Movie Review: ‘The Incredibles 2’
Director: Brad Bird
Cast: Craig T. Nelson, Holly Hunter, Samuel L. Jackson, Sarah Vowell, Huck Milner, Brad Bird, Jonathon Banks, Bob Odenkirk, Catherine Keener
Plot: The Parr family are now embracing their superhero alter-egos whilst trying to balance a stable family life. They get approached by a company wanting to improve the public image of Supers and go up against a new villain.
Review: It’s been a whopping 14 years since The Incredibles come out but we are absolutely thrilled to see them return. We also have all but one of the original cast members returning with writer/director Brad Bird. Everything is lining up nicely, does it deliver?
Yes. Yes it does.
Picking up immediately with the destructive battle against The Underminer, the Parr family face criticism from the authorities and the public due to the collateral damage caused in the battle. Things are growing tense among members of the Parr family as they’re living in close quarters in a motel room after their house was destroyed in the first film. Violet is facing relationship problems, Dash is eager to be a hero and Bob and Helen are struggling to justify their actions to their children.
At this point Mr. Incredible, Elastigirl and Frozone are approached by Evelyn and Winston Deavor, siblings and CEO’s of a major telecommunications company who want help legalise superheroes once more. They begin promoting Elastigirl as their public face of superheroes, mostly because she doesn’t cause as much damage as Mr. Incredible, leaving Bob in charge of the children. Whilst Bob is struggling with Jack-Jack’s developing powers, Helen is facing the villain Screenslaver, who is able to hypnotise people via television screens.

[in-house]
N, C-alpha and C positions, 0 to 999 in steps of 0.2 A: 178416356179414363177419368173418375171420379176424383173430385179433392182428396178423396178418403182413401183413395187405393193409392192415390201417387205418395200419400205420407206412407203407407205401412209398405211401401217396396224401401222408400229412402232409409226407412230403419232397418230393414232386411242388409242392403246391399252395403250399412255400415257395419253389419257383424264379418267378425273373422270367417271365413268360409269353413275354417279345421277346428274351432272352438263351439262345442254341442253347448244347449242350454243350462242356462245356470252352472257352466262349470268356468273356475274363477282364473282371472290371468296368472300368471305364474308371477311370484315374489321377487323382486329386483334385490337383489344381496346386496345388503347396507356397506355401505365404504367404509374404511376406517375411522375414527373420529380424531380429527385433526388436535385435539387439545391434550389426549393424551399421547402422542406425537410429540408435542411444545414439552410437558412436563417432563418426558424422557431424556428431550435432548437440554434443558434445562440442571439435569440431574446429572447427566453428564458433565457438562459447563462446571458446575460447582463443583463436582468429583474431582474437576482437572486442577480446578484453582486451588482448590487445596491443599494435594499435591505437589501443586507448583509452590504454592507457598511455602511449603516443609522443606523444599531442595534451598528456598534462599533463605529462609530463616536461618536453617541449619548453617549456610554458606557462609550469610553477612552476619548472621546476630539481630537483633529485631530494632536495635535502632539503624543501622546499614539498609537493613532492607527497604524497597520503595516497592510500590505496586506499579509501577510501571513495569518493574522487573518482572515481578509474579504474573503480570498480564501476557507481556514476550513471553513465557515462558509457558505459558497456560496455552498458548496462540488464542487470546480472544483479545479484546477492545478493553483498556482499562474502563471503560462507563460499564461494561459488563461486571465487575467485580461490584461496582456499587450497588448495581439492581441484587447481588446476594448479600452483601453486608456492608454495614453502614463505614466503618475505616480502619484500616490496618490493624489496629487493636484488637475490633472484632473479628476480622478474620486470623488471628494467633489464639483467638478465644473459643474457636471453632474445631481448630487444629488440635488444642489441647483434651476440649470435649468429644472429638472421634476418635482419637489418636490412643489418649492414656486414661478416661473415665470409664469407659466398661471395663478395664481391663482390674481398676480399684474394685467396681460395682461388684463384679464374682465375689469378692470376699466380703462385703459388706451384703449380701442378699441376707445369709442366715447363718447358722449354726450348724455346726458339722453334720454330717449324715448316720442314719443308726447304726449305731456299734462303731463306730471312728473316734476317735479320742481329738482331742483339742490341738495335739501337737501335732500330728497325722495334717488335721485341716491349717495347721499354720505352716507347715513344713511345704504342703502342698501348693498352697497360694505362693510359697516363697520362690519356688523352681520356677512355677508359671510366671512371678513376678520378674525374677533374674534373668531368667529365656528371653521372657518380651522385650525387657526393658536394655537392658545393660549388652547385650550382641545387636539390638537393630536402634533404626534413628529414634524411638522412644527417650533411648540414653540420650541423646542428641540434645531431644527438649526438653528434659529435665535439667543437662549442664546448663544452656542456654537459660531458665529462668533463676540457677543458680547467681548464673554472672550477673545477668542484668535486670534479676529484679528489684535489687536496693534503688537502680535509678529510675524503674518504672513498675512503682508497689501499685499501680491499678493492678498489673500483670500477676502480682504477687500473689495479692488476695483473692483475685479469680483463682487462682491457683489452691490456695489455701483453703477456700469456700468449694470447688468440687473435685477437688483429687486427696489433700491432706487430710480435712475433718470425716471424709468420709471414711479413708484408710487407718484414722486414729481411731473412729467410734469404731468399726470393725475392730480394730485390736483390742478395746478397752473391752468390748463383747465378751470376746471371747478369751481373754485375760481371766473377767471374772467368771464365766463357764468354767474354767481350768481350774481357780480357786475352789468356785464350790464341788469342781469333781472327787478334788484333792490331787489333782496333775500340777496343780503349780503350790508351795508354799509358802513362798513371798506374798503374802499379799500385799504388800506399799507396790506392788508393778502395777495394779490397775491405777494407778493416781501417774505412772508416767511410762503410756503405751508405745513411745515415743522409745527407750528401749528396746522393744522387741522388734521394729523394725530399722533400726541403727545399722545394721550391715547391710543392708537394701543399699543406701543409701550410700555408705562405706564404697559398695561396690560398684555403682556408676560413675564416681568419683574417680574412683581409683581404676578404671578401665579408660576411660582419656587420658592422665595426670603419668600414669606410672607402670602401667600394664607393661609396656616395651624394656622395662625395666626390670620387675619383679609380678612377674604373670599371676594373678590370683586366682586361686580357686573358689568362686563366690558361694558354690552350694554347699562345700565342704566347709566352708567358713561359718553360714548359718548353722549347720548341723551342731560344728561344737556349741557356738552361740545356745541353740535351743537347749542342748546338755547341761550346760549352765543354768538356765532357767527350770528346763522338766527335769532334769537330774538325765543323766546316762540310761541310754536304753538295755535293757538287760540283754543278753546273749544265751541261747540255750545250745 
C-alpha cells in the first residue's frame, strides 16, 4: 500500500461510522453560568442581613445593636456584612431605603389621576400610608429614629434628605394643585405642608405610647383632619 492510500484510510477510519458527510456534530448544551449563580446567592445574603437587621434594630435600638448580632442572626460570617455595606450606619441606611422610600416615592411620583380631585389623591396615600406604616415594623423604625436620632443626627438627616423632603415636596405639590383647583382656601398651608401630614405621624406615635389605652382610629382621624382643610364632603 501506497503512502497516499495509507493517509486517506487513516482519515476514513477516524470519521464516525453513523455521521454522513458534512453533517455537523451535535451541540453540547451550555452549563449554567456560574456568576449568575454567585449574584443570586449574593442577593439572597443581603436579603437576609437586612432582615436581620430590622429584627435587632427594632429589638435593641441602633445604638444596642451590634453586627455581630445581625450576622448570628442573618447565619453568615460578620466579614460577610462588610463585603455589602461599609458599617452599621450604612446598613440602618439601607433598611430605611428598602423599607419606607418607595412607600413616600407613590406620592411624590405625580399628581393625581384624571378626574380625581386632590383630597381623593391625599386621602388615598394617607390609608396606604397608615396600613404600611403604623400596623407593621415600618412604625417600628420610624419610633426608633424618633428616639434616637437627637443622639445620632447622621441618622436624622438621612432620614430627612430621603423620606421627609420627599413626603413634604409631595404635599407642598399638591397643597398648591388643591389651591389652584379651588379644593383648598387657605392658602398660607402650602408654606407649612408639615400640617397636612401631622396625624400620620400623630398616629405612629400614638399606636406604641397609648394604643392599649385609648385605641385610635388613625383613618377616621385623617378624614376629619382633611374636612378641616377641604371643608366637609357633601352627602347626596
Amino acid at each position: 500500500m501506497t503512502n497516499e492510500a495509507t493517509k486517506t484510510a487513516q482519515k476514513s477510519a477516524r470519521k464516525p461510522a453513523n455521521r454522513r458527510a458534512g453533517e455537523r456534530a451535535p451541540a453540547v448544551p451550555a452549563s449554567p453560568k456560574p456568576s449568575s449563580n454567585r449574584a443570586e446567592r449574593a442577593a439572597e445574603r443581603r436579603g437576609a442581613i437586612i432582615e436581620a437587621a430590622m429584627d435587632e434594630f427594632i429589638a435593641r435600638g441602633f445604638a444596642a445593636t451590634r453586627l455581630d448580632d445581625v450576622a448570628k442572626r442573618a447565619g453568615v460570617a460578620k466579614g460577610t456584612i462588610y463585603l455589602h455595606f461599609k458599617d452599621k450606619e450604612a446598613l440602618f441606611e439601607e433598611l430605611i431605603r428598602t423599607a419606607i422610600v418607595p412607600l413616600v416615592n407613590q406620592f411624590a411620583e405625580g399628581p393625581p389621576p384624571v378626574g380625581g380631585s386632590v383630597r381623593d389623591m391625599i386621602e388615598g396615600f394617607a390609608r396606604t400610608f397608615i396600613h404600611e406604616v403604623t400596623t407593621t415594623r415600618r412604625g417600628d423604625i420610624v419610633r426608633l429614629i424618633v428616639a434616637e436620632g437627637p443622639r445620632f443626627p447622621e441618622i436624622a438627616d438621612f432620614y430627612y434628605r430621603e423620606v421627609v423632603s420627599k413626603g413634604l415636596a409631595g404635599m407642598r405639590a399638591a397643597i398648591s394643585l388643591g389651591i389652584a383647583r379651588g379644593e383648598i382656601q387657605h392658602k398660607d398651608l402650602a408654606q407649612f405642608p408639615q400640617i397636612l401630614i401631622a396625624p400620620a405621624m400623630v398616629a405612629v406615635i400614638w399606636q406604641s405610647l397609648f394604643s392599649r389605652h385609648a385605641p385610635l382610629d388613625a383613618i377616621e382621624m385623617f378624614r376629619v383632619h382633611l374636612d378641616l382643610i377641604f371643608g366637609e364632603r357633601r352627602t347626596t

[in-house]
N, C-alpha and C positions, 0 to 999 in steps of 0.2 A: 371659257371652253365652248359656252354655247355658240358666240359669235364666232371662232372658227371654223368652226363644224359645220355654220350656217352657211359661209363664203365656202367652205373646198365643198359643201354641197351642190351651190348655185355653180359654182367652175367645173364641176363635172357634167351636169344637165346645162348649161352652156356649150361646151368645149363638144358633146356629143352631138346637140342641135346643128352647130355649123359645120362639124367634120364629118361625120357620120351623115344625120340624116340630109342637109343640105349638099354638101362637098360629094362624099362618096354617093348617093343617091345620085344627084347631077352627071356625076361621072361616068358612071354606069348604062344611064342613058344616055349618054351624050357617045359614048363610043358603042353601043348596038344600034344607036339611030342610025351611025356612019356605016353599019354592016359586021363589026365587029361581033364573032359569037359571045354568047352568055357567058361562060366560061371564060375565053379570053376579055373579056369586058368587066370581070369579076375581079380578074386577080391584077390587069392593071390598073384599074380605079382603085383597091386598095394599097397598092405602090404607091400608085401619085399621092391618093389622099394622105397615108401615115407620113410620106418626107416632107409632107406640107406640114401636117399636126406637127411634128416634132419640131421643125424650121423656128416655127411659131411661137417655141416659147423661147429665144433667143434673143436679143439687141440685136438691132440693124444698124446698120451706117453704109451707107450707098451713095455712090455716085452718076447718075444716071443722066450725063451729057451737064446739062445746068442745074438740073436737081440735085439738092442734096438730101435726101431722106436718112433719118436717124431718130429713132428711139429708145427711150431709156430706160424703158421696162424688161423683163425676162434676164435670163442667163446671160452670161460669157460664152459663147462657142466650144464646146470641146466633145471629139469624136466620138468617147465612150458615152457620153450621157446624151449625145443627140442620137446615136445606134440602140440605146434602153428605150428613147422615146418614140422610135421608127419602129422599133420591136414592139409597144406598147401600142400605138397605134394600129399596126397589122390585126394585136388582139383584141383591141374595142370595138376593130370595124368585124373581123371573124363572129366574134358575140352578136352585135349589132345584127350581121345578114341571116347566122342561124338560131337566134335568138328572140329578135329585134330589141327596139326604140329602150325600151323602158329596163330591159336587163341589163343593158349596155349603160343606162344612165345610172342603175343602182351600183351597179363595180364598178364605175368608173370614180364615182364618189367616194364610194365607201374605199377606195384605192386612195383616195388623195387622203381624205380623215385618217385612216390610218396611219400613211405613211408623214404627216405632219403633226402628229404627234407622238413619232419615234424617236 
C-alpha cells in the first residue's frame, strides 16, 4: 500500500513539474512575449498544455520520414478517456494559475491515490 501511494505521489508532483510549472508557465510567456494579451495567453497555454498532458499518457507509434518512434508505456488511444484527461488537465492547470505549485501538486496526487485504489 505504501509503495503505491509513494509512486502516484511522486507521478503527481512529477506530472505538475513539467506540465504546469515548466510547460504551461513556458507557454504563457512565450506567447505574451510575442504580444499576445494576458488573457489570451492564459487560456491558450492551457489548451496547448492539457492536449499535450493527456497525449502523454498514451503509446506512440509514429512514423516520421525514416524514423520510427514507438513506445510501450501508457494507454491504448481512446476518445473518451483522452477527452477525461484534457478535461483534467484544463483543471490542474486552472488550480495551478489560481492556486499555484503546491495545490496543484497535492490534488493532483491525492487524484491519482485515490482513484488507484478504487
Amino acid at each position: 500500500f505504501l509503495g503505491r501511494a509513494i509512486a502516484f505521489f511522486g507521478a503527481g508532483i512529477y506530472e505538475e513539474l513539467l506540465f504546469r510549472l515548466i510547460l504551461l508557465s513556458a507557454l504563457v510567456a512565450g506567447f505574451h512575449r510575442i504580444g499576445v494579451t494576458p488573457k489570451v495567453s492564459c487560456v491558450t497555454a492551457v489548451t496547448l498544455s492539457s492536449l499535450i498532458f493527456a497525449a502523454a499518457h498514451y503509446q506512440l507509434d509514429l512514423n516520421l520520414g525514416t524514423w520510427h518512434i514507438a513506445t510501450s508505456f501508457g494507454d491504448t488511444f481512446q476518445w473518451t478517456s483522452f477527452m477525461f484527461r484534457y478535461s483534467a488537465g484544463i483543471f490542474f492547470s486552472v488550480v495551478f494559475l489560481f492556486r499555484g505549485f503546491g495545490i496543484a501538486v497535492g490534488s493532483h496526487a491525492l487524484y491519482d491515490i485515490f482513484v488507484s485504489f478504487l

It’s a surprisingly complex plot for a Pixar movie with two distinct story threads going at any given time, but it’s all so balanced and paced that it’s easy for all ages to follow along with plenty of visual comedy to keep everyone entertained. The character’s continue to build on what we saw in the previous film rather than repeating the same beats. It’s clear that a lot of time has been spent polishing this script before it got put into production.
The themes of women as role models is very welcome, and handled with enough subtlety to avoid feeling heavy handed. Elastigirl is now in the spotlight and this puts a dent in Mr. Incredible’s ego, and there’s good moments between Helen and Evelyn that ensures that they’re not in the film purely to support their male counterparts.
Do we need to point out that the animation is beautiful? Pixar continues to push boundaries in this field. Although the realistic hair rendering does sometimes clash with the cartoonish features. The animation in the action scenes is absolutely stunning regardless. The entire retro art-deco design is plenty of fun and well utilised in the design of the Screenslaver.
There’s just two minor complaints. It’s weird that the government agent character failed to tell the family about Jack-Jack’s powers after the babysitter reported it to him. The second is that the big reveal is the most obvious thing ever. If this wasn’t a kids film it would be a serious stumble.
But…there’s Edna babysitting Jack-Jack and the whole thing is hilarious.
Rating: NINE out of TEN